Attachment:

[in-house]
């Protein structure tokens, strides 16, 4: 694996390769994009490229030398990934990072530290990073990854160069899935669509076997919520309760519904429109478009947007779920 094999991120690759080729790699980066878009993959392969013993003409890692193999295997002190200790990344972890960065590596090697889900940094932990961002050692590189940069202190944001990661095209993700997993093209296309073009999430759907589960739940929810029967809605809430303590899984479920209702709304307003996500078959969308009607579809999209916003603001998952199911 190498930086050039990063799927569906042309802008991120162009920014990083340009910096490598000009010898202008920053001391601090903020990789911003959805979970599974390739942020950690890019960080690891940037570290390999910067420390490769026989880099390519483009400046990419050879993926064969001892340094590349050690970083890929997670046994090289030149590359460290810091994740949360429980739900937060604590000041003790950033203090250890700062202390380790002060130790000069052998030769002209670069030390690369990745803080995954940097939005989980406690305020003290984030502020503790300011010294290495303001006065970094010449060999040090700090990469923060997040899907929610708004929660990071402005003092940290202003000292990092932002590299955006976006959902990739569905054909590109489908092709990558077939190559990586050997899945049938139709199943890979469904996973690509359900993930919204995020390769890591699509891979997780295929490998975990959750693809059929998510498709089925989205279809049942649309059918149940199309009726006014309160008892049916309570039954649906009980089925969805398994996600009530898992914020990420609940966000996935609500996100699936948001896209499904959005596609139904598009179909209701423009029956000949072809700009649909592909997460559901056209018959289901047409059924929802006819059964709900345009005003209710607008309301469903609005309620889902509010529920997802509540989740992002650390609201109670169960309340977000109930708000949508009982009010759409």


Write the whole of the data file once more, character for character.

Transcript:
[in-house]
């Protein structure tokens, strides 16, 4: 694996390769994009490229030398990934990072530290990073990854160069899935669509076997919520309760519904429109478009947007779920 094999991120690759080729790699980066878009993959392969013993003409890692193999295997002190200790990344972890960065590596090697889900940094932990961002050692590189940069202190944001990661095209993700997993093209296309073009999430759907589960739940929810029967809605809430303590899984479920209702709304307003996500078959969308009607579809999209916003603001998952199911 190498930086050039990063799927569906042309802008991120162009920014990083340009910096490598000009010898202008920053001391601090903020990789911003959805979970599974390739942020950690890019960080690891940037570290390999910067420390490769026989880099390519483009400046990419050879993926064969001892340094590349050690970083890929997670046994090289030149590359460290810091994740949360429980739900937060604590000041003790950033203090250890700062202390380790002060130790000069052998030769002209670069030390690369990745803080995954940097939005989980406690305020003290984030502020503790300011010294290495303001006065970094010449060999040090700090990469923060997040899907929610708004929660990071402005003092940290202003000292990092932002590299955006976006959902990739569905054909590109489908092709990558077939190559990586050997899945049938139709199943890979469904996973690509359900993930919204995020390769890591699509891979997780295929490998975990959750693809059929998510498709089925989205279809049942649309059918149940199309009726006014309160008892049916309570039954649906009980089925969805398994996600009530898992914020990420609940966000996935609500996100699936948001896209499904959005596609139904598009179909209701423009029956000949072809700009649909592909997460559901056209018959289901047409059924929802006819059964709900345009005003209710607008309301469903609005309620889902509010529920997802509540989740992002650390609201109670169960309340977000109930708000949508009982009010759409």